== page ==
Hunter Biden’s wife says infamous laptop ‘doesn’t exist’
The wife of presidential scion Hunter Biden has seemingly denied the very existence of his infamous laptop, even after Hunter himself acknowledged the computer could “certainly” belong to him.
Confronted outside his art exhibit at an New York gallery on Thursday, Biden was asked if he had retrieved the infamous laptop which featured emails about overseas business dealings, along with explicit footage of him apparently doing drugs and cavorting with various women.
Biden’s wife Melissa Cohen interjected to respond that the laptop “doesn’t exist” before Hunter himself commented that “there’s always a smart-ass in the bunch,” the New York Post reported. It was unclear whether or not Cohen made the comment as a joke.
The invitation-only exhibit at the George Berges Gallery in Soho drew about 60 guests. The gallery was so intent on privacy that it installed a curtained vestibule outside the front door, blocking further visibility with curtains.
Sources had earlier told the Post that prospective buyers had to call the gallery and submit to unspecified “vetting” by a “team of lawyers.” Gallerist Berges insisted that only he would know the real names of the individuals who bought the paintings, attempting to pour cold water on speculation that special interests might try to “curry favor” with the elder Biden by buying his son’s paintings.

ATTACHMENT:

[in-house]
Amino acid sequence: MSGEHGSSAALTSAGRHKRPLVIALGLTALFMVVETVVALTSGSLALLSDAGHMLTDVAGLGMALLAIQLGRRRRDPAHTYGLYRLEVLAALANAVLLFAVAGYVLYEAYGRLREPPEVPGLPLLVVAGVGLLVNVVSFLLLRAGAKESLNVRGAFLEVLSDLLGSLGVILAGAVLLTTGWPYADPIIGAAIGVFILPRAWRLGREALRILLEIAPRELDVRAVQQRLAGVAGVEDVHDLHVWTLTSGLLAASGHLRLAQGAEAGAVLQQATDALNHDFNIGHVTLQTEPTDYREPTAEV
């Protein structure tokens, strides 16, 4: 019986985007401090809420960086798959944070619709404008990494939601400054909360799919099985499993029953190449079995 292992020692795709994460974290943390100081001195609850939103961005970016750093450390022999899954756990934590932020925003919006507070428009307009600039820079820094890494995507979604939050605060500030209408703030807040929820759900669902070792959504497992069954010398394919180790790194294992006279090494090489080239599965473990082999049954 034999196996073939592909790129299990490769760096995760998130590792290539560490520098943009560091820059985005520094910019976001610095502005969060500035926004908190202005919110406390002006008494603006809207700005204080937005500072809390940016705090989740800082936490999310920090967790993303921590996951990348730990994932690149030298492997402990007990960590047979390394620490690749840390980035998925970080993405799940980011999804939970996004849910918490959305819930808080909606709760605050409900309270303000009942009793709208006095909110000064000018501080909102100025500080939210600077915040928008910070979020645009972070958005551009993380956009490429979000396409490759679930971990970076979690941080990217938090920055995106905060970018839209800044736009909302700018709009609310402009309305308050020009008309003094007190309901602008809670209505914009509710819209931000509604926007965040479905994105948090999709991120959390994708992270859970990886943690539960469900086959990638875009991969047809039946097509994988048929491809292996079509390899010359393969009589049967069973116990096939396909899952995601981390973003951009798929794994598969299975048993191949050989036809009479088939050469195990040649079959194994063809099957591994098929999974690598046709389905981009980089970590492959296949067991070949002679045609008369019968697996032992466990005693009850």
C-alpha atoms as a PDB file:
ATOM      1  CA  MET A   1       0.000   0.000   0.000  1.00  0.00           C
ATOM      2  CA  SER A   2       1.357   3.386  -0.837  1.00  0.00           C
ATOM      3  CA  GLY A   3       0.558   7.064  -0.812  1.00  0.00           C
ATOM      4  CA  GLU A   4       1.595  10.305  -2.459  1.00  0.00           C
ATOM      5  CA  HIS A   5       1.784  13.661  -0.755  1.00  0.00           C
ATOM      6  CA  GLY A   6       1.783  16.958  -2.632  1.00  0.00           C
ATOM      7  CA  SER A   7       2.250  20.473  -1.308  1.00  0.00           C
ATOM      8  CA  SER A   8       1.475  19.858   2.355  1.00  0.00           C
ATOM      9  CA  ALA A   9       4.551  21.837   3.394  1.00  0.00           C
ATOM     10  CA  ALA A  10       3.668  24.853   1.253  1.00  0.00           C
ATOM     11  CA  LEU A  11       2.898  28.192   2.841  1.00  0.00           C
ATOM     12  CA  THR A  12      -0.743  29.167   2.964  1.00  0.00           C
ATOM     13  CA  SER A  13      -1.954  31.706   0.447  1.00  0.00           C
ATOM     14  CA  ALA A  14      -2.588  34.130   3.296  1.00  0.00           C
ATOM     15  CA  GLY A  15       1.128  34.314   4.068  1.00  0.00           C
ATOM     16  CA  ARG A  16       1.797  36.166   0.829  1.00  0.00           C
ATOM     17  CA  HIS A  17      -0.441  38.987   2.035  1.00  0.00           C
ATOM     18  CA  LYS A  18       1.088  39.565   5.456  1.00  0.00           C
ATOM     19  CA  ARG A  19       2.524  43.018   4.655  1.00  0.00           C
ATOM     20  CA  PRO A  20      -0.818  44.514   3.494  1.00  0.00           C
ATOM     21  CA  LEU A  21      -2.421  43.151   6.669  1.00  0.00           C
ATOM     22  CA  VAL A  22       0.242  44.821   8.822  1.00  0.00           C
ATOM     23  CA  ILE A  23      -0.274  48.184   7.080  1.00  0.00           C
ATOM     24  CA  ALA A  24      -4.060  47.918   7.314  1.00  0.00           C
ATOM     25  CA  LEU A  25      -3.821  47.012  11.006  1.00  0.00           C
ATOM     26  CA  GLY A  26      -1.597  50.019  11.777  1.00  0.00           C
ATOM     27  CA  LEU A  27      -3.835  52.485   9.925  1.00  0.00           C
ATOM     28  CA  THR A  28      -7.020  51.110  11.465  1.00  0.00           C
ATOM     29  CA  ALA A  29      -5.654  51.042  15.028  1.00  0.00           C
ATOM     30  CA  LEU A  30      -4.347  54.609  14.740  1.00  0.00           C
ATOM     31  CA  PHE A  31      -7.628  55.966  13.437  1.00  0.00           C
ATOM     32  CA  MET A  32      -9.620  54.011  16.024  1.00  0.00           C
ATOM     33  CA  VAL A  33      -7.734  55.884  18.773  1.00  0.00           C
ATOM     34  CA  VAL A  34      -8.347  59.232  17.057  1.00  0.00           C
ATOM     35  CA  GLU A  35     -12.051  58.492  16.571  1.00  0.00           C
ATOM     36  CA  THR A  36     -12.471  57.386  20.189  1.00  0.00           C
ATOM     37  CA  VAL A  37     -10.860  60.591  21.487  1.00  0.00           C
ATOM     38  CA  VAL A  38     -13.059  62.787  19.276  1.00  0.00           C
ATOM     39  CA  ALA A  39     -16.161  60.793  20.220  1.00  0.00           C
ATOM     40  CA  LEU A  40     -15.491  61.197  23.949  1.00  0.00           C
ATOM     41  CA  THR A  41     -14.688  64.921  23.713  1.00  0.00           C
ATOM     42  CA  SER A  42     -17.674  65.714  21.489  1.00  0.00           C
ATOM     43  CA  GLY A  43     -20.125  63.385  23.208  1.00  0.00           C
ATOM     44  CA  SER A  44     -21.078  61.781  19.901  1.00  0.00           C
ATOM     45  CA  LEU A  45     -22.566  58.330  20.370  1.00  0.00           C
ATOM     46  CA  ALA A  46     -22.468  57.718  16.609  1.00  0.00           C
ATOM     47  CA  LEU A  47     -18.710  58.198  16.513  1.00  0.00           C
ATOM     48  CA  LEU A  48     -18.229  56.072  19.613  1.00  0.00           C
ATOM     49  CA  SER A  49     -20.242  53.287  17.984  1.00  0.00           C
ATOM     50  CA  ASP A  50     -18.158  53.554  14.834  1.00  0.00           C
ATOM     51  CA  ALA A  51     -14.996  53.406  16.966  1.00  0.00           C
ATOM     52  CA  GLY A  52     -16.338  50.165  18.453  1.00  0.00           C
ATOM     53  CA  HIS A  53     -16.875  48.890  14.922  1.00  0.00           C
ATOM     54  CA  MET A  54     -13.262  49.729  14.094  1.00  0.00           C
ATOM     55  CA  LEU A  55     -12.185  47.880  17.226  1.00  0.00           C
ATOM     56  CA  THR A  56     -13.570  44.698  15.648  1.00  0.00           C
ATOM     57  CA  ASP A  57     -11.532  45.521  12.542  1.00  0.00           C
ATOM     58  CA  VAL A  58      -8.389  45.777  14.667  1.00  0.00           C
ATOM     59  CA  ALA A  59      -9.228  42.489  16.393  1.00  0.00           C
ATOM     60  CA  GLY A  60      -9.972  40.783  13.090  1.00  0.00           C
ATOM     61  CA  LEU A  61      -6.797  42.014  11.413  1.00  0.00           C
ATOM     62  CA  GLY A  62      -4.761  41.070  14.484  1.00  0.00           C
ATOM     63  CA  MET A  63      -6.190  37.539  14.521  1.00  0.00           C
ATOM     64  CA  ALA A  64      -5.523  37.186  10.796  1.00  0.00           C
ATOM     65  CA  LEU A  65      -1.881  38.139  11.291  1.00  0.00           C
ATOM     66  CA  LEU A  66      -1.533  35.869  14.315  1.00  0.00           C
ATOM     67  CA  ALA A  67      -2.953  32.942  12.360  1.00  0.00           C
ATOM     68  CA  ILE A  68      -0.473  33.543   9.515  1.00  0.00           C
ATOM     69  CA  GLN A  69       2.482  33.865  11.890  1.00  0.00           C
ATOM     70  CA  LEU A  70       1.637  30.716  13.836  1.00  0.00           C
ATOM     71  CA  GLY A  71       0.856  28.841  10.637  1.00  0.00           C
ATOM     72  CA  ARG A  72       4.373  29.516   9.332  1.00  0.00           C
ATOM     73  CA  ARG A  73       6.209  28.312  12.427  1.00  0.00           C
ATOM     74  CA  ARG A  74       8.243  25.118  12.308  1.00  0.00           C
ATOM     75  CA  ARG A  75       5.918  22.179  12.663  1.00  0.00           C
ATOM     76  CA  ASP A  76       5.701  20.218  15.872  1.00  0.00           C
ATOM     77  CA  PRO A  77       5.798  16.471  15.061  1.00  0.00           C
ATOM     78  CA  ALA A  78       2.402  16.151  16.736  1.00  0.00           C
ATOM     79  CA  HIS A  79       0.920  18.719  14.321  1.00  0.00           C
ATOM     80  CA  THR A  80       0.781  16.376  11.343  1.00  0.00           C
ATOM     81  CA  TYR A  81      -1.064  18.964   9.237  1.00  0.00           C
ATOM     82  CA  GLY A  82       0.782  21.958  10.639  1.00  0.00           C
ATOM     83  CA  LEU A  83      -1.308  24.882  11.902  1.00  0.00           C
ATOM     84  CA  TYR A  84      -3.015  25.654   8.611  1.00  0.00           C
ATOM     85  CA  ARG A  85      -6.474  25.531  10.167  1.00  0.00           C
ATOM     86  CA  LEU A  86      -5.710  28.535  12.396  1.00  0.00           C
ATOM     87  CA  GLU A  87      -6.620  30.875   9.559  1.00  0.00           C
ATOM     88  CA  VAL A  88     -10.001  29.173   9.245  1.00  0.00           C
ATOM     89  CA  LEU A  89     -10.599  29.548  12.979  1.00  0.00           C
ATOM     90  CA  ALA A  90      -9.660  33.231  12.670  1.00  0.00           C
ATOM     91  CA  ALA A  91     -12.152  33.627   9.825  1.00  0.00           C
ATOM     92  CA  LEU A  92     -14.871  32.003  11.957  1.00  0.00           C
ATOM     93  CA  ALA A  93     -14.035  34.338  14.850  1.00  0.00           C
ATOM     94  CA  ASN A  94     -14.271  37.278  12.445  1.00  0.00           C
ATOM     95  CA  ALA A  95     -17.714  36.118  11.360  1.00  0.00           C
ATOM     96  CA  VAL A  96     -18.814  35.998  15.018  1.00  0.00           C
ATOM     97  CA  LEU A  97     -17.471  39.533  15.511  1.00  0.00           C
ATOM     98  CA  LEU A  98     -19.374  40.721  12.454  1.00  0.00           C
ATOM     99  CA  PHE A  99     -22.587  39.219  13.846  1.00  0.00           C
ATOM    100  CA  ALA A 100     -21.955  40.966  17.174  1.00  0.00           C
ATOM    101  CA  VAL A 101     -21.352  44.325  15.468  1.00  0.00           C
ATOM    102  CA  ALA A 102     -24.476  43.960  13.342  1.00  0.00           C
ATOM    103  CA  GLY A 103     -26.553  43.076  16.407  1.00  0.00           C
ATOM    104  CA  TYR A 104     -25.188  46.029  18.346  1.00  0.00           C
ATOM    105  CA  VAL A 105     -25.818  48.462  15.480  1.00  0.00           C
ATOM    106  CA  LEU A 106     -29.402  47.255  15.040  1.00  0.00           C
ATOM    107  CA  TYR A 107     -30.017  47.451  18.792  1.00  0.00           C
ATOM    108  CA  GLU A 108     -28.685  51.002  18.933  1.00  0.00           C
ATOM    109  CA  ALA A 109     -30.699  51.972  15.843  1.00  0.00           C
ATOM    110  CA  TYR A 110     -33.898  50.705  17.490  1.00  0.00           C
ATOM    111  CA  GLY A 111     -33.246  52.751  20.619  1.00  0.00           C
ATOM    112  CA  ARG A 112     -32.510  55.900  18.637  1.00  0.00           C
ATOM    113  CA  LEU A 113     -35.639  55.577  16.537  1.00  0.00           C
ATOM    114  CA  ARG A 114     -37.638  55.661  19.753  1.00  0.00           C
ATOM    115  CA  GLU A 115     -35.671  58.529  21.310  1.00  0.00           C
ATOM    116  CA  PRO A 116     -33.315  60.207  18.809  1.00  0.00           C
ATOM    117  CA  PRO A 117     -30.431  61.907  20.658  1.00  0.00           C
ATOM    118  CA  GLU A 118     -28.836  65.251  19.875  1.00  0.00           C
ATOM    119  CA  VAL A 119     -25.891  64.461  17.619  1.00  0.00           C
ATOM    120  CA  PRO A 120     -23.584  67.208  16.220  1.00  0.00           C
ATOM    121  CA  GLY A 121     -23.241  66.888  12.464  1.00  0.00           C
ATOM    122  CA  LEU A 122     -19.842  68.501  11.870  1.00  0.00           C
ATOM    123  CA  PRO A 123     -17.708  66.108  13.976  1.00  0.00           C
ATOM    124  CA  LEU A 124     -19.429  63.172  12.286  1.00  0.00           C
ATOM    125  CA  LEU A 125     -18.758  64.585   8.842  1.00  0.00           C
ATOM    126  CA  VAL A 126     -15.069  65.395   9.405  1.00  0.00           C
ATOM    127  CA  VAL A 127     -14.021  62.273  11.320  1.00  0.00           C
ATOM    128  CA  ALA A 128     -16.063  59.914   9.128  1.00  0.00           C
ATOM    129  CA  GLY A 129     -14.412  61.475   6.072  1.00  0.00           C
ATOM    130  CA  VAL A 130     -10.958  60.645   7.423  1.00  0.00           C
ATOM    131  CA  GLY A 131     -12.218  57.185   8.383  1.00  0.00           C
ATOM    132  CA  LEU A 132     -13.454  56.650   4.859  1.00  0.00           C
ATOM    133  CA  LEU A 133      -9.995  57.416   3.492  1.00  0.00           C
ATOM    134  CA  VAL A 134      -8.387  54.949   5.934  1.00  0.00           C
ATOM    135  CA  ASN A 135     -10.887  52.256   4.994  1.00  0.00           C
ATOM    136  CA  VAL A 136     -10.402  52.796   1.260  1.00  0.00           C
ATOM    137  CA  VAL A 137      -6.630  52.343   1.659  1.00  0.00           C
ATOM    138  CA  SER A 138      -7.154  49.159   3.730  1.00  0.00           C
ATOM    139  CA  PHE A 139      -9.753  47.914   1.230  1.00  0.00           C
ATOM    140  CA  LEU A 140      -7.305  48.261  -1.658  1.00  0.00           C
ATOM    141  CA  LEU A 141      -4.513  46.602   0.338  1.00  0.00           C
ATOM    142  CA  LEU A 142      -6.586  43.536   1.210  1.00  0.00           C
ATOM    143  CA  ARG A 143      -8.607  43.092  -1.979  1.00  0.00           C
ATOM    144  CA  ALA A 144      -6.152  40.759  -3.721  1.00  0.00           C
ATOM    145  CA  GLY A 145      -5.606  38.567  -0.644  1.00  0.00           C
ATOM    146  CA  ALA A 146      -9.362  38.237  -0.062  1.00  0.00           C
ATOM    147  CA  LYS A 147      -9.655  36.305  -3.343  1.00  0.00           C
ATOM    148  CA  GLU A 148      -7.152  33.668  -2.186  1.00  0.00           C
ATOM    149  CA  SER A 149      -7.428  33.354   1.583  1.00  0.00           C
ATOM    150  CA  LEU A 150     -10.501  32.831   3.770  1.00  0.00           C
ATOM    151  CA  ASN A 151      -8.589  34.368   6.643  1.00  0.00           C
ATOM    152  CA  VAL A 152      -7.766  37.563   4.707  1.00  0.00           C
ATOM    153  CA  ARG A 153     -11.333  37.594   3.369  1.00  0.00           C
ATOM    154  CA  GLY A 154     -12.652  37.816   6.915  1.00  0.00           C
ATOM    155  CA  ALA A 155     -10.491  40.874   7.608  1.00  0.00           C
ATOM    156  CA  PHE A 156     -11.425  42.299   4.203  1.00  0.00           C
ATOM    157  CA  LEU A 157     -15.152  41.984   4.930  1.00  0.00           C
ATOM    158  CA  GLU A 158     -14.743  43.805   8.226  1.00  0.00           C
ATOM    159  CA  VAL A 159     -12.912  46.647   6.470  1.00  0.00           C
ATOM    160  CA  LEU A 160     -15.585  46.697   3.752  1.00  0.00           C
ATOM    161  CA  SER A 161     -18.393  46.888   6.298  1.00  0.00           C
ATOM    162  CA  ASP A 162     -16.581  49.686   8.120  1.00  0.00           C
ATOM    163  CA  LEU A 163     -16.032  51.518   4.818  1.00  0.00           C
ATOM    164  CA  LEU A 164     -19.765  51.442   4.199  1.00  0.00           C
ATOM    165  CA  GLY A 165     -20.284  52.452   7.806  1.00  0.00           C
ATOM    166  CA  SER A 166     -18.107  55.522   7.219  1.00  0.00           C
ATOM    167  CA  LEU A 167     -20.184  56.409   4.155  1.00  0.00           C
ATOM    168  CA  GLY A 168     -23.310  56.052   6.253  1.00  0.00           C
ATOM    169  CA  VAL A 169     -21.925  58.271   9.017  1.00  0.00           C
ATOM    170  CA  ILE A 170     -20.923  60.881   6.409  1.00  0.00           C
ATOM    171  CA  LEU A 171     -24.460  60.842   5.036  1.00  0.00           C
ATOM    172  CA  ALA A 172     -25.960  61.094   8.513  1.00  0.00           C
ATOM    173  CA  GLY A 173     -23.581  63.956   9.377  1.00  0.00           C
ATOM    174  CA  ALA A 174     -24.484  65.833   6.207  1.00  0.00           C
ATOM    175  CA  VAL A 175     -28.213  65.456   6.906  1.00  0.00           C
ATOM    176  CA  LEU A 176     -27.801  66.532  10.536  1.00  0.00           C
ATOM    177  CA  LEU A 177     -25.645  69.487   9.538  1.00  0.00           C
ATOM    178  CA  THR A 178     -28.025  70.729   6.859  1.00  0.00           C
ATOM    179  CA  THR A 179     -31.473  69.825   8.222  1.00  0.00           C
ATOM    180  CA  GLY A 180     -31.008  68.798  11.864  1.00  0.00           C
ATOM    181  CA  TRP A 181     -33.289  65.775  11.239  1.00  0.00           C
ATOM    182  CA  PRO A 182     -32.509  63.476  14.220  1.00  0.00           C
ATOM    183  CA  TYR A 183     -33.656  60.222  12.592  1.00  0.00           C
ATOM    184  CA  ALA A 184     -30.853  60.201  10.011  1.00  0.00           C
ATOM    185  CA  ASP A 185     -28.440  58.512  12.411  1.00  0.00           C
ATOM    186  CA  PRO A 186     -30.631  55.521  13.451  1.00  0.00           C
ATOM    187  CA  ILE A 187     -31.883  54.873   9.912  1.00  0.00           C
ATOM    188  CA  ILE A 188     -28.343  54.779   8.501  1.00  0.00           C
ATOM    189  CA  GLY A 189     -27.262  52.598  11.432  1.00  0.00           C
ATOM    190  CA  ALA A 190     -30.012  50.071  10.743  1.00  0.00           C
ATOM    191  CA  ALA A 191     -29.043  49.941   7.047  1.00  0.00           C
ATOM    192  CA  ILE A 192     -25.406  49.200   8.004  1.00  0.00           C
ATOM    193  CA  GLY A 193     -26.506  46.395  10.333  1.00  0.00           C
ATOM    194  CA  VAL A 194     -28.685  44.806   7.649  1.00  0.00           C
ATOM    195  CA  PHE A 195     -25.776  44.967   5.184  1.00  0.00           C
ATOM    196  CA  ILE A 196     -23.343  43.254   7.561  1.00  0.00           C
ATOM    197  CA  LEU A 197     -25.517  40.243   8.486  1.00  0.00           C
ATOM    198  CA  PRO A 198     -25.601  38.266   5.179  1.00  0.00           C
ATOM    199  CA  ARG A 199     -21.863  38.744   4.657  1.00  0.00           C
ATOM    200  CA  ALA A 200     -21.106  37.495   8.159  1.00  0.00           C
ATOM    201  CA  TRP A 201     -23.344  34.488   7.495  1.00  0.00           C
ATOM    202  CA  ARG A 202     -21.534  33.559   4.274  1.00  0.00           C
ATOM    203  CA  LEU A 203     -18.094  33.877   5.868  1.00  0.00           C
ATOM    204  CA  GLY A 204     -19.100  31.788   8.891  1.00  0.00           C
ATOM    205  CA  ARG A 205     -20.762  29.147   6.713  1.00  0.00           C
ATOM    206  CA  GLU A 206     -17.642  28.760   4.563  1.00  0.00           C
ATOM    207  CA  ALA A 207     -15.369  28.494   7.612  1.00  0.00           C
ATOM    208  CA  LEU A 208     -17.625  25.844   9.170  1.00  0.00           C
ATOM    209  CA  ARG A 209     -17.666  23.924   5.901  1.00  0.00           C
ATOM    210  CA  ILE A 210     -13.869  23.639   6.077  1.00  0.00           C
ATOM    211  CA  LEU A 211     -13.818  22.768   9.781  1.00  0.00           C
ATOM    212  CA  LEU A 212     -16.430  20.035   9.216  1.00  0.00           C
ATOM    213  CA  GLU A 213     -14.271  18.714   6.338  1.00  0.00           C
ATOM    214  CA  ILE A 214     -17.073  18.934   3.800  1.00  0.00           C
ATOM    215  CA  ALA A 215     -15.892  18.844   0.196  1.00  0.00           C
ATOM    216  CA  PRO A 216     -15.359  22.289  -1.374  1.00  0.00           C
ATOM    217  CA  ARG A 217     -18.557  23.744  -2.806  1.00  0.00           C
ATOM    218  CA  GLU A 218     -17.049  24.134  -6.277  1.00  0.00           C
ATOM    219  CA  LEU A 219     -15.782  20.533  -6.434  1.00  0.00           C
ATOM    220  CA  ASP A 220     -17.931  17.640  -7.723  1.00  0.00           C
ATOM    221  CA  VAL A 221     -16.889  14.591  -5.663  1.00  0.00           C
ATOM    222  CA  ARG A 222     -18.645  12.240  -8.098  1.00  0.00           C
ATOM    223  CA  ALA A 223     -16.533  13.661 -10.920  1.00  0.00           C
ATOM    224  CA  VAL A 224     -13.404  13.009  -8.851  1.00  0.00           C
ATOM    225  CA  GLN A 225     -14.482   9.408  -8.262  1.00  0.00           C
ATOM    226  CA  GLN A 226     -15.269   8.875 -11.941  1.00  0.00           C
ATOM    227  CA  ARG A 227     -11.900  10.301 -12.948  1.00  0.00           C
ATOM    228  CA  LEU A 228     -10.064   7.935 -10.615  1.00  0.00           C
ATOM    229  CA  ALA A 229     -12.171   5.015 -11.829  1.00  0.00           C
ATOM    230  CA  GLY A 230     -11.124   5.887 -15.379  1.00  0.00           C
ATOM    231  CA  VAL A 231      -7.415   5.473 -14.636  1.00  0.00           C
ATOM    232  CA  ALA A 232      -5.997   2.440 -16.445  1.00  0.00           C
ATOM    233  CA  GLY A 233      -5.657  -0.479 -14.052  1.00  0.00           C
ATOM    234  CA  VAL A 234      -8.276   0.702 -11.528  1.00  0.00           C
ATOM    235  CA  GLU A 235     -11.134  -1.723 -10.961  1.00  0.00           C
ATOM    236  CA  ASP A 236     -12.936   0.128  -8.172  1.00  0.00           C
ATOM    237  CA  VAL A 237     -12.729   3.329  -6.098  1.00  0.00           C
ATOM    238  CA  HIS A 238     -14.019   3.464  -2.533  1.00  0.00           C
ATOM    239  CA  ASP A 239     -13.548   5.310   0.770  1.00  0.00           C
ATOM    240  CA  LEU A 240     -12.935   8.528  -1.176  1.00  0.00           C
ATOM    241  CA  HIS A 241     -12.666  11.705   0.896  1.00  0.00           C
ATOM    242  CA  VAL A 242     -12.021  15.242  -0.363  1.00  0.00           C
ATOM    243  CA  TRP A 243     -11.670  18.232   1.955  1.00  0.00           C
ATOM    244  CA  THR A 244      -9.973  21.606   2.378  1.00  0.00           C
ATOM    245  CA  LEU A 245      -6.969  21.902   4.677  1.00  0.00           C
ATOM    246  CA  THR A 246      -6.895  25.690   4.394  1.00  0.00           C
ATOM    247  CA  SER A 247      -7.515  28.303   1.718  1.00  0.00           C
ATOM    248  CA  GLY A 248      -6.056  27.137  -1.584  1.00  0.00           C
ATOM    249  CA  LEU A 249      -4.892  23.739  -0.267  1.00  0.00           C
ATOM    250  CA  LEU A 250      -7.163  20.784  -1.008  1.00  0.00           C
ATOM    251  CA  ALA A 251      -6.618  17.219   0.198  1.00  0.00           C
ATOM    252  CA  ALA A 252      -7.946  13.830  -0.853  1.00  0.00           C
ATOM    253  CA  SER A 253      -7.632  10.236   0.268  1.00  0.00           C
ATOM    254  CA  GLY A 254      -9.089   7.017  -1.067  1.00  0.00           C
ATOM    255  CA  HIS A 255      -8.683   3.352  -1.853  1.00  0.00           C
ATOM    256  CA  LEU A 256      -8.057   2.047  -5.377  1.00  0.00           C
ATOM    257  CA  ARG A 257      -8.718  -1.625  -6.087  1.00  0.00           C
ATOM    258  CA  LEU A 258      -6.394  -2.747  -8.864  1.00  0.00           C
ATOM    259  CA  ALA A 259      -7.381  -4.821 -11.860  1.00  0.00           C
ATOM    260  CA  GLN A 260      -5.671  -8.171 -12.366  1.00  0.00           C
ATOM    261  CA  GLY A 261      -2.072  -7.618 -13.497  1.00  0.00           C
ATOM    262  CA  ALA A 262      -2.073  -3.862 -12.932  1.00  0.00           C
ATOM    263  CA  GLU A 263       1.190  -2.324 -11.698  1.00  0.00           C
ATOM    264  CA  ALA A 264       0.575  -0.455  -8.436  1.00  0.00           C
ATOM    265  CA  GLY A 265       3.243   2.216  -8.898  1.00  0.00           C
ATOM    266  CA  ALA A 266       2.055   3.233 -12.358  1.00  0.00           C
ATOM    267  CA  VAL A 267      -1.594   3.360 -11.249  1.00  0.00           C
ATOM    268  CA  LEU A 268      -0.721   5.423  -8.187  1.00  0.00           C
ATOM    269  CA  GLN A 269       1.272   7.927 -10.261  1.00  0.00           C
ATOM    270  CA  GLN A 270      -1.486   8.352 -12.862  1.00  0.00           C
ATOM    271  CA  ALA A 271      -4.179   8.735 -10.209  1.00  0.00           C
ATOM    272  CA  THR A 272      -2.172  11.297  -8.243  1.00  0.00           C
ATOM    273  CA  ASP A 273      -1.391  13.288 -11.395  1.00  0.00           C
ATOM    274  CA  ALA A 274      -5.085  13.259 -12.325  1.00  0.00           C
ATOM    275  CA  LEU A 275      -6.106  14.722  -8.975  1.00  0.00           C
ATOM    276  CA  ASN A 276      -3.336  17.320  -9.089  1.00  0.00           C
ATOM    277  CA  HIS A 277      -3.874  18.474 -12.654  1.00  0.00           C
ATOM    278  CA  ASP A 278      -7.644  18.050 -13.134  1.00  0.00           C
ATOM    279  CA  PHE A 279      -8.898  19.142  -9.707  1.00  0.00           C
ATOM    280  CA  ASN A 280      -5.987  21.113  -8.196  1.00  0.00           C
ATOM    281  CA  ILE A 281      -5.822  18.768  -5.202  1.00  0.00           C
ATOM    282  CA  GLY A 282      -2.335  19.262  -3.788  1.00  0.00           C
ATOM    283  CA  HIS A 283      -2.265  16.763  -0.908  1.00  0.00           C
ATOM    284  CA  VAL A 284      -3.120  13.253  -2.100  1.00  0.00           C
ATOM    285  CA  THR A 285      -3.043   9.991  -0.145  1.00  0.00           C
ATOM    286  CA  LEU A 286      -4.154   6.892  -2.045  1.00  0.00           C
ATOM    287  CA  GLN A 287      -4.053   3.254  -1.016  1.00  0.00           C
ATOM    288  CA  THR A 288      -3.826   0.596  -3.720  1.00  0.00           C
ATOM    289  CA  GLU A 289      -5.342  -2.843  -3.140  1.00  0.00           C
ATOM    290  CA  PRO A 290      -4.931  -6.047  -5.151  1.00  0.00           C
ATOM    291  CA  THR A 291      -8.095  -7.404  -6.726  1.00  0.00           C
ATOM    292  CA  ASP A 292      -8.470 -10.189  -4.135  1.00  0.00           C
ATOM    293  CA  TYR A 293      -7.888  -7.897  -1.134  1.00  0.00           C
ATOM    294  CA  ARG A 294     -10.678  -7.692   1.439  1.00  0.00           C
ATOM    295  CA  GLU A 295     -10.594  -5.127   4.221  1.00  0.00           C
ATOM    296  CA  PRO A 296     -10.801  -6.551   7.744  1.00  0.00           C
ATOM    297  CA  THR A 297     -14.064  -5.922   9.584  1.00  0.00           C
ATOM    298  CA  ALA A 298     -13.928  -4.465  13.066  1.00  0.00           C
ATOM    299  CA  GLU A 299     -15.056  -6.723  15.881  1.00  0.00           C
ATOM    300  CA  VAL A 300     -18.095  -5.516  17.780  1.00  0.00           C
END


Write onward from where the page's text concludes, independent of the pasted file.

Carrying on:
The White House did its own preemptive damage control, also announcing the buyers would be anonymous.
The First Son has reportedly lost three laptops, the most recent of which he claimed had been stolen by Russian drug dealers.
The first laptop, said to be abandoned by Biden in a Delaware repair shop, contained email communications between Hunter and a high-ranking individual at Ukrainian energy company Burisma who was seeking advice on how to “use your influence” – presumably his family name and connections – on behalf of the company. While the elder Biden has insisted he knew nothing about his son’s business dealings, the emails indicated that the executive had been flown to Washington specifically to meet and “spent [sic] some time with” the then-vice president.
Hunter Biden admitted in April that the first lost computer “absolutely” could have belonged to him.
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